How Long Should Children Be in Rear-Facing Car Seats?
As a parent, you always want to do what is best for your child. You might think that as long as your child is in a car seat, they’re safe, but that’s not necessarily the truth. While 325 children under 5 were saved by car seats in 2017, depending on your child’s age and size, different types of car seats could be safer than others, like rear-facing car seats.
Though it might sound more dangerous for your baby’s car seat to face backwards in the car, it actually is safer for them in the event of a collision. The American Academy of Pediatrics (AAP) states that rear-facing car seats are safer for very young and small children because it keeps them in a more stationary position and keeps their head from falling forward since their neck muscles aren’t strong enough to hold up their heads that are larger than their bodies, which can cause injury or even death if they obstruct their breathing.
As recommended by the AAP, children should be in rear-facing car seats until they reach the highest weight or height allowed by the car seat. The toddler may reach 2 years old and be big enough to transition into a front-facing car seat, but if they have not reached the height and weight requirements, they should remain in a rear-facing seat. These recommendations are great guidelines, but you should also go by state laws for car seats.
Kentucky Car Seat Laws
It’s best to fully understand our state’s laws for car seats before driving your child around in the car in case you get pulled over or get into a car accident. Here are the guidelines, as specified by Kentucky’s Legislature:
- A child under 40 inches in height must be properly secured in a child restraint system that meets federal motor vehicle safety standards.
- A child under 8 years old who is between 40 and 57 inches tall must be properly secured in a child booster seat.
- A child of any age who is taller than 57 inches is not required to be in a booster seat.
Although Kentucky’s car seat laws do not specify that children under 2 years old should be in rear-facing car seats, it’s still best practice in keeping your child safe, and is recommended to be used by the U.S. Department of Transportation.
How to Install a Rear-Facing Car Seat
Before you can feel confident in your child’s safety while in a rear-facing car seat, you’ll need to know how to most effectively position your child in it. Kentucky’s Department of Transportation cites this guide about how to install child safety seats. Here are the main takeaways:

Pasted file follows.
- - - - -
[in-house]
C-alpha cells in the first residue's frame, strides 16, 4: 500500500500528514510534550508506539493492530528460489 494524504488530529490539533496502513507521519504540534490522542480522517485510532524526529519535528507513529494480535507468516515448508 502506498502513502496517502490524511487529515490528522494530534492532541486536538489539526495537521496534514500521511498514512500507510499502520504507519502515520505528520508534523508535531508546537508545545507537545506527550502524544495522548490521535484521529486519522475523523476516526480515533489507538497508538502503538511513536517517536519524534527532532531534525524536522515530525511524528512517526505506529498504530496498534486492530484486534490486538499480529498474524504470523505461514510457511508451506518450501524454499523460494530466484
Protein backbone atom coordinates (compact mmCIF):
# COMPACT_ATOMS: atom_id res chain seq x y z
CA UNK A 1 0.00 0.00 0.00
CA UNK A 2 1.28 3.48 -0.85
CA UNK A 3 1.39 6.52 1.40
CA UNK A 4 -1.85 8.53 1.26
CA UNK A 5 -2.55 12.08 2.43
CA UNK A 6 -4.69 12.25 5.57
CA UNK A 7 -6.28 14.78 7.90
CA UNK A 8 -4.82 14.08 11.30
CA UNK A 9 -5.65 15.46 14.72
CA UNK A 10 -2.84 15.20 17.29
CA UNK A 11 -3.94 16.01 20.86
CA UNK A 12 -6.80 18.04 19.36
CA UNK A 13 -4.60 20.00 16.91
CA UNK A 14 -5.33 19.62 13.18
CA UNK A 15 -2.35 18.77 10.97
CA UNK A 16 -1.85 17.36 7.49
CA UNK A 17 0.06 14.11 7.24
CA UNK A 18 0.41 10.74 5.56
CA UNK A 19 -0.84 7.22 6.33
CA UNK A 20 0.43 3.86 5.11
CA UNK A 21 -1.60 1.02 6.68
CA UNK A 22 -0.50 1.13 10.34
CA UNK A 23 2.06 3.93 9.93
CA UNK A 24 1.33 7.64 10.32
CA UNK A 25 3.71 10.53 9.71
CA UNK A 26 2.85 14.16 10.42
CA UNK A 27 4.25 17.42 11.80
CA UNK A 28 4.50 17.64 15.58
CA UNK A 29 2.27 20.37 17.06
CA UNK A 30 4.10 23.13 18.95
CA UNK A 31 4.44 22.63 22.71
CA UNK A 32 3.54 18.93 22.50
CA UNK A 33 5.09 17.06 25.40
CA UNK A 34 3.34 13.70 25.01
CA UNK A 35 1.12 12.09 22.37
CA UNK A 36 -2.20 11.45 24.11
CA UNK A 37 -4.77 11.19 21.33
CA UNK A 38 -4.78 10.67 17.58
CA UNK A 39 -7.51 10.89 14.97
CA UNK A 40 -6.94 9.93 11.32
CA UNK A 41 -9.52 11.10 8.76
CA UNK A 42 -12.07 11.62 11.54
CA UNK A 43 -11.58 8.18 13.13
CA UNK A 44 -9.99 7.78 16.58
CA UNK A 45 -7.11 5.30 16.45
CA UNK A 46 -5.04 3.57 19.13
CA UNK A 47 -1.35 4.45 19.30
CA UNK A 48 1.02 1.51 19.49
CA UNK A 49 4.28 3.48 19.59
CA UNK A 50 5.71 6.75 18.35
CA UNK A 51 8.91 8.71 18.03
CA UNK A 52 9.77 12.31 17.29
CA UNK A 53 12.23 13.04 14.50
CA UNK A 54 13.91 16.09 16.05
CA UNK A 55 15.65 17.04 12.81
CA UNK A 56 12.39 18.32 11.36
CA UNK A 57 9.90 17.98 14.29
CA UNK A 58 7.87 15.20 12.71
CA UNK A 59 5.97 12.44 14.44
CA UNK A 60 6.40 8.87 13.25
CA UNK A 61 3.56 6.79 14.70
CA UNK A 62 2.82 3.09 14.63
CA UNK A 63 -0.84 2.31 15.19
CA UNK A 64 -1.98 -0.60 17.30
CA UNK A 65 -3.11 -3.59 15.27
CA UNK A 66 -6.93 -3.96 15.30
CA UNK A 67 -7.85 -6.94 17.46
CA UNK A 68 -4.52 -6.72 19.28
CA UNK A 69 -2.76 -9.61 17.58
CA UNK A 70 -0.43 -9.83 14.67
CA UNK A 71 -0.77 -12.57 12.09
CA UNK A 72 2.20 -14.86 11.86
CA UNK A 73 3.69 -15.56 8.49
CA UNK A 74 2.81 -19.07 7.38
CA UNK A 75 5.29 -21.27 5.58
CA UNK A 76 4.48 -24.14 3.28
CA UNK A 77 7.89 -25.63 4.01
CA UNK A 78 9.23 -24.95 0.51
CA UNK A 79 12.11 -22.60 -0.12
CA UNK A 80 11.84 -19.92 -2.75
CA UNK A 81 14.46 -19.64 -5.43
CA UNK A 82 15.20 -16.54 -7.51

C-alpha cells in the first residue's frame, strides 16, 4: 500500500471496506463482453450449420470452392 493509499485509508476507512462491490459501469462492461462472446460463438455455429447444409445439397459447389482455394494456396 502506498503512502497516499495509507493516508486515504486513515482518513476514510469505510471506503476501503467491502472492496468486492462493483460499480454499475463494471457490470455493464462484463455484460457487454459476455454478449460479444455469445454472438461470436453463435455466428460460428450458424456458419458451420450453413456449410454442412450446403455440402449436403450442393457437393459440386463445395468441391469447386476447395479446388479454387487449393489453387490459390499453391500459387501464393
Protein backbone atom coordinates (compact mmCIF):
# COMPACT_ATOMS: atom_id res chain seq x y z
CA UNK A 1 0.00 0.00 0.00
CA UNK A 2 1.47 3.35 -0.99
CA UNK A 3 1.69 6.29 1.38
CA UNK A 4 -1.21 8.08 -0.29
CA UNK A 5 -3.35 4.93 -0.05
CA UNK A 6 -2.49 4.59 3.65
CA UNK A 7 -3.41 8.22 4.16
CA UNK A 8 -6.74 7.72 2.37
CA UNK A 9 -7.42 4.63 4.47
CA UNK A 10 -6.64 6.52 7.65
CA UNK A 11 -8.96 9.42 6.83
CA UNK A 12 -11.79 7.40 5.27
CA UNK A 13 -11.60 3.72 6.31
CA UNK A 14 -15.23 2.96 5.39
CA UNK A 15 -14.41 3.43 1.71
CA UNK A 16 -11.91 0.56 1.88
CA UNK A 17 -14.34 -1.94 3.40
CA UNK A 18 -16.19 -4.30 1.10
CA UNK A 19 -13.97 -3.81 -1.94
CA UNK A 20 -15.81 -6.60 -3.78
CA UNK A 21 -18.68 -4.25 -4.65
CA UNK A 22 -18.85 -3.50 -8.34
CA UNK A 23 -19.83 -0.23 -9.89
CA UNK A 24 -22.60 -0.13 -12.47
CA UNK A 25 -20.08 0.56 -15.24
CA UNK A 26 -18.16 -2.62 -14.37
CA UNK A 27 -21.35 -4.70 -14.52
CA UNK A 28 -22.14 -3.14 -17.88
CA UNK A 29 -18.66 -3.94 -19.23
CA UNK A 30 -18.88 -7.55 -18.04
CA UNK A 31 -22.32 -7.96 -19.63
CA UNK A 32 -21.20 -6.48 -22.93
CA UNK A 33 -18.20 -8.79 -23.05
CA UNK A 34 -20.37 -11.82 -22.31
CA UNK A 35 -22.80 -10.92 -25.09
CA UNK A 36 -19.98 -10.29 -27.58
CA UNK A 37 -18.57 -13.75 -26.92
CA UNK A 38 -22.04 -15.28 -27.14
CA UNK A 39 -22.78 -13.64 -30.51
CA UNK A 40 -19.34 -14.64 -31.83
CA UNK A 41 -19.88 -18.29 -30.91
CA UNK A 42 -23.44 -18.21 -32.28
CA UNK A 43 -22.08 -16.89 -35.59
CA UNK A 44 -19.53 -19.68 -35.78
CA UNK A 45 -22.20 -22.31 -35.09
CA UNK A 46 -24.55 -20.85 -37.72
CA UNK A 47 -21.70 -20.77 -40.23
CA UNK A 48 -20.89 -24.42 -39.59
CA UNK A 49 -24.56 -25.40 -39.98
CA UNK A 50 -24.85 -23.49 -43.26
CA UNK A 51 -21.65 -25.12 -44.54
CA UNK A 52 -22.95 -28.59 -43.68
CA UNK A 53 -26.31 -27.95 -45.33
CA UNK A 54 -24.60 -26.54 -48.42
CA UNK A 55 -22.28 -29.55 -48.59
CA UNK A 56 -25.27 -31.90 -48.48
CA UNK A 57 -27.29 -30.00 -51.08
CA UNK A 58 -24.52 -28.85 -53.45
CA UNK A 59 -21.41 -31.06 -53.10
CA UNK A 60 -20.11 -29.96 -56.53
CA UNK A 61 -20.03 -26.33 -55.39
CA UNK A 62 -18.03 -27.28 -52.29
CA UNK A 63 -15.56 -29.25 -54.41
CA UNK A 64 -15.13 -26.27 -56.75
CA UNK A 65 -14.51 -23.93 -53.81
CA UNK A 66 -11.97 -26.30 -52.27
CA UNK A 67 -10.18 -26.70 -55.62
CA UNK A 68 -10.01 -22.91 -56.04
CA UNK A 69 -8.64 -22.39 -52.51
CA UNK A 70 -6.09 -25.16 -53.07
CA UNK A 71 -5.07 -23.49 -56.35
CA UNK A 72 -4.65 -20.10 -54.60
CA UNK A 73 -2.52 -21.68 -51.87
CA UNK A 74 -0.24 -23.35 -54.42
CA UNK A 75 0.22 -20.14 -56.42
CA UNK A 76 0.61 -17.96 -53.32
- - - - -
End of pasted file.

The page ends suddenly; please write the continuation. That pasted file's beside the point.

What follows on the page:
- 45 degree angle. The seat should not be at an upright angle, as it could obstruct the baby’s breathing. Make sure it is at an approximately 45 degree angle, and you can use foam pool noodles to raise the bottom of the seat to the correct height.
- Along seatbelt path. Your car’s seat belt should follow through the seat’s designated seat belt path that is usually along the bottom of the seat. Look into the car seat’s instruction manual to make sure you have it at the correct spot, otherwise your seat could come loose.
- Harness at chest level. Make sure that the chest harness is properly positioned at the baby’s chest in line with their armpits. If it is placed too low, the baby could move around too much and get worse injuries in the event of an accident.
- Straps are snug and flat. The straps should be at the baby’s shoulders and laying straight and flat and should be snug against the baby’s body. If they are too loose, the baby will not be held in place during the ride and would be in more danger in a collision.
Other than these tips, never place a rear-facing seat forward before the child is old enough or big enough to face forward. Also, if a car seat is only intended to face backwards, it should never be faced forward. Some car seats are convertible, though, and come with instructions on how to properly convert them to forward-facing car seats once your child has reached the correct age, height, and weight.
Golden Law Office Will Fight for You
At Golden Law Office, we know how sensitive the time after an auto wreck that wasn’t your fault feels, especially when you or your children were harmed. You can trust our Lexington car accident lawyer to handle your case with care while fighting firmly for your rights. Contact us today if you think you could have a claim, and we can discuss your potential legal options.